‘The Water Horse: Legend of the Deep’ Movie Review (2007)


The Water Horse: Legend of the Deep Movie ReviewThe Water Horse is another one of those family films that is hardly worth reviewing. It is such an obscure concept that only a limited number of families will even consider venturing to the theaters come Christmas day to check out a film based on the legend of the Loch Ness monster and the little boy that raised it. Fortunately Sony can count on the fact that the only kids film in theaters to compete will be the two week old Alvin and the Chipmunks, which, despite the fact that Water Horse ain’t half bad, still seems like a better option.

The film begins with an interesting Yoda-esque statement saying, “A True Story It Is…” and you are quickly swept into a Scottish pub where two tourists are gazing at the famed picture of the Loch Ness monster. As they discuss the picture and its legitimacy an old man perks up from the corner and says, “Oh, it isn’t true, but there is a story to it…” and our story begins.

You begin to see the tale of Angus MacMorrow played by Alex Etel, a young boy whose father has gone off to the war leaving him alone and to his own devices. The absence of his father has obviously hit him hard, but that void is soon filled when a mysterious egg he finds on the shore of the giant lake known as Loch Ness he once again has something to love. Interesting characters are added to the piece, but none of them are particularly interesting as they only seem to be added to the story in an effort to prolong the journey. Most notably, the presence of a group of British soldiers said to be stationed there in an effort to guard from against German subs expected to be infiltrating the loch.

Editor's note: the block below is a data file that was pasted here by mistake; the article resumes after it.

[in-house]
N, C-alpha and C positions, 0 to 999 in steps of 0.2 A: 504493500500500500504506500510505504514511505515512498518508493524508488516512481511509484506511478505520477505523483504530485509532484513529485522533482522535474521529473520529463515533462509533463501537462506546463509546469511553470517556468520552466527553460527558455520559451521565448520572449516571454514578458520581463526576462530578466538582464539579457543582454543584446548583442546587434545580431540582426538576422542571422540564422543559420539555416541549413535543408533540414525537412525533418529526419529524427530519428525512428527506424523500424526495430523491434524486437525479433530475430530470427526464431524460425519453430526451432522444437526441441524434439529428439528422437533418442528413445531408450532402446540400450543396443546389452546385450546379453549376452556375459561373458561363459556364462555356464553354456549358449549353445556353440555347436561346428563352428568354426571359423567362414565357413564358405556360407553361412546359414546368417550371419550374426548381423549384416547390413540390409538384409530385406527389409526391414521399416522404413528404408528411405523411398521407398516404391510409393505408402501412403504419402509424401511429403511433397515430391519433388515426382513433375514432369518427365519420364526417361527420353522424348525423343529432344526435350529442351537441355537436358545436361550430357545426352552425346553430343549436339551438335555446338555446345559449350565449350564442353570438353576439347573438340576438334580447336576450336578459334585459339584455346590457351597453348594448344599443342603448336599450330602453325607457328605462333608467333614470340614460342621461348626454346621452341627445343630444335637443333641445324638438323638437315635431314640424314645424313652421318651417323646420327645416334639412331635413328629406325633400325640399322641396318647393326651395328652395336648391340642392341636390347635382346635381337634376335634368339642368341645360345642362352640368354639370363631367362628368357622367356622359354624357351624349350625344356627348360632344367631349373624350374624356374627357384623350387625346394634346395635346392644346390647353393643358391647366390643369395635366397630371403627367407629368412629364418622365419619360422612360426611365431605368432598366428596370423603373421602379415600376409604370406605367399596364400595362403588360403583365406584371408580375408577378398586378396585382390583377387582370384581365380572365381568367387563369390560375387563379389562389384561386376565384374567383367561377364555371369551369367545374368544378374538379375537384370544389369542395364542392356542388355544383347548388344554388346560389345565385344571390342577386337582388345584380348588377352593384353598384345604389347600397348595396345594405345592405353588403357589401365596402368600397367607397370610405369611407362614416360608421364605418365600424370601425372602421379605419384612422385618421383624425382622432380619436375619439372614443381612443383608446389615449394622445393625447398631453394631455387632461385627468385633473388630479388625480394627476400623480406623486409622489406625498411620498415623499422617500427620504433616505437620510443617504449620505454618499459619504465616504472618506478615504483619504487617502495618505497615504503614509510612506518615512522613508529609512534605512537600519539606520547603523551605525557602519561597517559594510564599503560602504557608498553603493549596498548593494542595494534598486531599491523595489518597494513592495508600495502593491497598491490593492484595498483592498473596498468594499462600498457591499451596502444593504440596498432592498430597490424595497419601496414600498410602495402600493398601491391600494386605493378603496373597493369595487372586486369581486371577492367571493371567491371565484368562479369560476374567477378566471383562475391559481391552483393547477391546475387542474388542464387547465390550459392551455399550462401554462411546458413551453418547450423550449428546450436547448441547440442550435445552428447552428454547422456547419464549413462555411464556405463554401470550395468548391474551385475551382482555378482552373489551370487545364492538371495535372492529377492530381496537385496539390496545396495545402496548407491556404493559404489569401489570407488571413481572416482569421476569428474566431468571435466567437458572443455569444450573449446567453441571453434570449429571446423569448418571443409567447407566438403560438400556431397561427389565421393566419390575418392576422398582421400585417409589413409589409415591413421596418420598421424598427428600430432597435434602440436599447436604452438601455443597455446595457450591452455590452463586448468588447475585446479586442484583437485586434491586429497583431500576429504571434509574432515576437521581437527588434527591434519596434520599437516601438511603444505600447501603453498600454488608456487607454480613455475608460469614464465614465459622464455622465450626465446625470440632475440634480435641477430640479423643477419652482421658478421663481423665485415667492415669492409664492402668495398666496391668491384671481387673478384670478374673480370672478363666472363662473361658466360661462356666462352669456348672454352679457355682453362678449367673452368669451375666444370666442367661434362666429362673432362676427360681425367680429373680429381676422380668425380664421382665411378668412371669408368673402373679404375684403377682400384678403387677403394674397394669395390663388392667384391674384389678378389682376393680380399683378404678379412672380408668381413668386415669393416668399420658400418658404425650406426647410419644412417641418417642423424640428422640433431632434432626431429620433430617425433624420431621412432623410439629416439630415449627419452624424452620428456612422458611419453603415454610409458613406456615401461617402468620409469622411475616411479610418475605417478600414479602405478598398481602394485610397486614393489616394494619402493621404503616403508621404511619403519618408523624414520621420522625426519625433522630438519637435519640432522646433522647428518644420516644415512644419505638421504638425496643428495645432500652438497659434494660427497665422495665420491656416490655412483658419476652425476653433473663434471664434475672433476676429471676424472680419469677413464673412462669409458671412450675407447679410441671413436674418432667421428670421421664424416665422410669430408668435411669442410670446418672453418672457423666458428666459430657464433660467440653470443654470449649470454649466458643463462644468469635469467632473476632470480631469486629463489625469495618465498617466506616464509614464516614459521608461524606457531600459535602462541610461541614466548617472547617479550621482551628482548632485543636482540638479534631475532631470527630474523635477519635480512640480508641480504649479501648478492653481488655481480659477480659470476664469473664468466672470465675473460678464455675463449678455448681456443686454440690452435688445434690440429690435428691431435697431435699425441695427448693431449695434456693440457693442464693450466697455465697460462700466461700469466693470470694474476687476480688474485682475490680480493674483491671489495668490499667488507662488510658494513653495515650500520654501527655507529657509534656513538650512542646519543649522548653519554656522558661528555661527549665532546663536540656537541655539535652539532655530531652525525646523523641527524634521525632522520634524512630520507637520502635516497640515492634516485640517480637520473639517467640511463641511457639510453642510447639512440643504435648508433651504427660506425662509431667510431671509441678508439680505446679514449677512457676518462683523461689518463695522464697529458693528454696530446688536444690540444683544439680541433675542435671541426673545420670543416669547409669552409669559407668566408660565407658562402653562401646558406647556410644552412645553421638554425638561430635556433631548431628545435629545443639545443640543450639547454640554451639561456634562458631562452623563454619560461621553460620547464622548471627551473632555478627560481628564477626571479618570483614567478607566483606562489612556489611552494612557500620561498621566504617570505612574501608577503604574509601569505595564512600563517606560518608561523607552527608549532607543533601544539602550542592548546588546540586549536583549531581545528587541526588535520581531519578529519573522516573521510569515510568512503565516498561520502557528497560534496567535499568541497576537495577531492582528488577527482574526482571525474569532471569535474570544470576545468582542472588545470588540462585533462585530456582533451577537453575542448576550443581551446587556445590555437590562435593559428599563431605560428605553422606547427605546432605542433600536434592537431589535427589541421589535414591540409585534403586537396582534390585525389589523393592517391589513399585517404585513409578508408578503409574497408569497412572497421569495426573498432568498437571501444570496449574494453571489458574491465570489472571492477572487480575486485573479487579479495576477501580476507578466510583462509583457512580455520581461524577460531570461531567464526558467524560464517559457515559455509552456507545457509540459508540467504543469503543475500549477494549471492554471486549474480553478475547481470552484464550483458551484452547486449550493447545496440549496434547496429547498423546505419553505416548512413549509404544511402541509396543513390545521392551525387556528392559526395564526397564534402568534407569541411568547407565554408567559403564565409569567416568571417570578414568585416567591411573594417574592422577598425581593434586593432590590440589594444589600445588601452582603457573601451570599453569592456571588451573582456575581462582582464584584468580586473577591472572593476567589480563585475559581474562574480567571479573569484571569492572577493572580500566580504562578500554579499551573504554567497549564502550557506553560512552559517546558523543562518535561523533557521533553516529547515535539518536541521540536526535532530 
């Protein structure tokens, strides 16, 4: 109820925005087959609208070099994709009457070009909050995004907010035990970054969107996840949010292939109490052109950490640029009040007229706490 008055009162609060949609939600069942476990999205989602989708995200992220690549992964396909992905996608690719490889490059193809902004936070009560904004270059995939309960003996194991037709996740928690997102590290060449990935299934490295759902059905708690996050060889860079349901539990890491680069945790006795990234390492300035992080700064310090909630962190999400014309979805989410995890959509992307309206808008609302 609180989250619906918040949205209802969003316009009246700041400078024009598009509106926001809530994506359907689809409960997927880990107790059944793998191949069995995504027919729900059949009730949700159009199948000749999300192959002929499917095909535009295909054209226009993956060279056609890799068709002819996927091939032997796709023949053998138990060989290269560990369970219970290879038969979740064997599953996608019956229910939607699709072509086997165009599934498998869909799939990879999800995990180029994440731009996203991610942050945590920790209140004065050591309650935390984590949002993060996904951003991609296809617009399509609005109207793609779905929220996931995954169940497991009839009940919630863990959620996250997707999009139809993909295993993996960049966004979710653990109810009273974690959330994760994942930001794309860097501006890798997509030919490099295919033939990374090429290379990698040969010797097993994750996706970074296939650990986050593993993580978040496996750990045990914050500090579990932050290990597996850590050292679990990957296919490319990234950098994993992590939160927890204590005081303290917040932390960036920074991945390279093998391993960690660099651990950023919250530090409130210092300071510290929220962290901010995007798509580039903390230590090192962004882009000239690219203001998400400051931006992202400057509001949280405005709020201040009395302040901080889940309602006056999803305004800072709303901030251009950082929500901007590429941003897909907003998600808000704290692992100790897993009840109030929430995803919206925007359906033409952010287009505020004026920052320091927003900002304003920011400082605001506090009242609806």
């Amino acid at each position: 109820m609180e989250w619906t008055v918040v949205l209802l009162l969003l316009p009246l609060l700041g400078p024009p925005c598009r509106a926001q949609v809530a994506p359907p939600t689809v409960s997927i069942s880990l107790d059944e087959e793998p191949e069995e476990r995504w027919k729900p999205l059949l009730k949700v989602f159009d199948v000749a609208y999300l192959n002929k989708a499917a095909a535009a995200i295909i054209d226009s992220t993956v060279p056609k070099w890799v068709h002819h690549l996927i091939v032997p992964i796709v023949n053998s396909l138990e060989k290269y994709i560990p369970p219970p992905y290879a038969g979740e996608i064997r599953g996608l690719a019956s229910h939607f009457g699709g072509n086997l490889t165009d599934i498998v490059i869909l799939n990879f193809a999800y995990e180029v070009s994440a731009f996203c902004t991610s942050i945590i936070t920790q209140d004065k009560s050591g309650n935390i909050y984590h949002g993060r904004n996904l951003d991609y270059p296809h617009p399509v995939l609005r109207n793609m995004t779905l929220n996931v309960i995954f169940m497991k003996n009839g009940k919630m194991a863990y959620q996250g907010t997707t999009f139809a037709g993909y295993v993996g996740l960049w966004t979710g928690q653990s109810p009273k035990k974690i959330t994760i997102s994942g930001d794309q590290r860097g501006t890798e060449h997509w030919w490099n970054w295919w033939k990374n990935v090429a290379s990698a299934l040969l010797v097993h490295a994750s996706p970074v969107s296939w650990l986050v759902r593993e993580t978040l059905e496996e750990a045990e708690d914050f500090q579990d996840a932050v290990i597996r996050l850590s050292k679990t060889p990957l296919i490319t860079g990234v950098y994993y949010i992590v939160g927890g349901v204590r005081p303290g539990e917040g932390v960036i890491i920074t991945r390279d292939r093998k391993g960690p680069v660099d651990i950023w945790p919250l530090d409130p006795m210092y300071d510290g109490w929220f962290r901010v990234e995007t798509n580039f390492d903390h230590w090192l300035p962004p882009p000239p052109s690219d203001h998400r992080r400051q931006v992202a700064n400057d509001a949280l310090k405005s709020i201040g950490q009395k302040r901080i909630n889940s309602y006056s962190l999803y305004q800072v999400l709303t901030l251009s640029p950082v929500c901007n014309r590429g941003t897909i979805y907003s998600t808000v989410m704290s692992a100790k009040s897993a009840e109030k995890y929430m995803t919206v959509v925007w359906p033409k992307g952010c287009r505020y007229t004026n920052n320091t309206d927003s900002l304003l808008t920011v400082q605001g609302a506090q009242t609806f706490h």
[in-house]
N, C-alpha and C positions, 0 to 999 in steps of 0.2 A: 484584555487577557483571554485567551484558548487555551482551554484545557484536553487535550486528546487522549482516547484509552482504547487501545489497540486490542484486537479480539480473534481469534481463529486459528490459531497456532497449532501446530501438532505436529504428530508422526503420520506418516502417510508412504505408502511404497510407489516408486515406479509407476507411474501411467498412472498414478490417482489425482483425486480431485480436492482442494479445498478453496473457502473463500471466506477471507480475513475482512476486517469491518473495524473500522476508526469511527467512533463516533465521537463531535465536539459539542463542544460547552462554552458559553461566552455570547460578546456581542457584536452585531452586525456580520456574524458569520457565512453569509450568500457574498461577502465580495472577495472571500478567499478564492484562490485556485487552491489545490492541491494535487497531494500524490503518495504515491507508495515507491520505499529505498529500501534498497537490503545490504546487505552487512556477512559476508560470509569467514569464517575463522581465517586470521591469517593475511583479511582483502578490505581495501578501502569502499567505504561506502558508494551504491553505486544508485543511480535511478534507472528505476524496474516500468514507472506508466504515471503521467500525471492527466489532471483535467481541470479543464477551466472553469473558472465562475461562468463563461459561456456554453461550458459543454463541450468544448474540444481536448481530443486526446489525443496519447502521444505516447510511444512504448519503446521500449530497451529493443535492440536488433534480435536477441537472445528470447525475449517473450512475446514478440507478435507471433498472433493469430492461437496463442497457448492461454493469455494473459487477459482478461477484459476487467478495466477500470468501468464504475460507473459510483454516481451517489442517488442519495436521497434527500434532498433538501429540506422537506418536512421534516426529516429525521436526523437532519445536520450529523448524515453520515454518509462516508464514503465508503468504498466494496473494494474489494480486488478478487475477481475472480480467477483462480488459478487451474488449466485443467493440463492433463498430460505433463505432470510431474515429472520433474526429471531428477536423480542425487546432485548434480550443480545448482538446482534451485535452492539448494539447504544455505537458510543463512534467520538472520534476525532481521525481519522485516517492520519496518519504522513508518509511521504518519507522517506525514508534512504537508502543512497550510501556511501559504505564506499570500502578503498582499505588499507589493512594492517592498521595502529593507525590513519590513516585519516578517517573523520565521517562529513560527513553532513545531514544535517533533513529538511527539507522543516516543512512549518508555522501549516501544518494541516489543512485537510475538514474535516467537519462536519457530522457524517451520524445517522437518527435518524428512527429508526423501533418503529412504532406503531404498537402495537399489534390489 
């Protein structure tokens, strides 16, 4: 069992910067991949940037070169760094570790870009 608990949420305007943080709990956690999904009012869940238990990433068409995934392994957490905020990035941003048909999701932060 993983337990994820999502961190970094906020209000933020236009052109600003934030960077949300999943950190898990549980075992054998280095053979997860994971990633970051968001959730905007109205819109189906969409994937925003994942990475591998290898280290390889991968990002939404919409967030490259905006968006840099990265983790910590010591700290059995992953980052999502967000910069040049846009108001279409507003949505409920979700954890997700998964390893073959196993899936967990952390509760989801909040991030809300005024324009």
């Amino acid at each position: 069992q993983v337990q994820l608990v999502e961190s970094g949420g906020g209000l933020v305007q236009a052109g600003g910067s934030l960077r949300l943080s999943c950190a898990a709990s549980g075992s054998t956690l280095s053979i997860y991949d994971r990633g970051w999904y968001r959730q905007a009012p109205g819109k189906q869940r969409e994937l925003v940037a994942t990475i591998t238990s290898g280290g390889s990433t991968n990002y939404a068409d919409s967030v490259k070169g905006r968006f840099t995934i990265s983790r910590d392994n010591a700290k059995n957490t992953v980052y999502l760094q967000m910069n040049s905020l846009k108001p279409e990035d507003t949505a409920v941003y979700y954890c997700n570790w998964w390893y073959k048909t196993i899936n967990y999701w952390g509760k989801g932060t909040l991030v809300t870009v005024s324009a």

Living at home with his housekeeper mother, Angus stays clear as best as possible, keeping his attention only on his new water-loving creature whose rate of growth makes him increasingly difficult to keep hidden. As with all stories instances of danger and the fear of being found out weigh into the production that ultimately results in something of a Free Willy tale.

Children are sure to be attracted to the story of a boy and his love for an alien creature and parents will tolerate the film even though it doesn’t necessarily ever venture into uncharted waters. Despite its unique central character being a horse like water creature the film never gets any more unique than that. The Water Horse is a decent enough film, but not one you will be kicking yourself over should you wait to see it on DVD.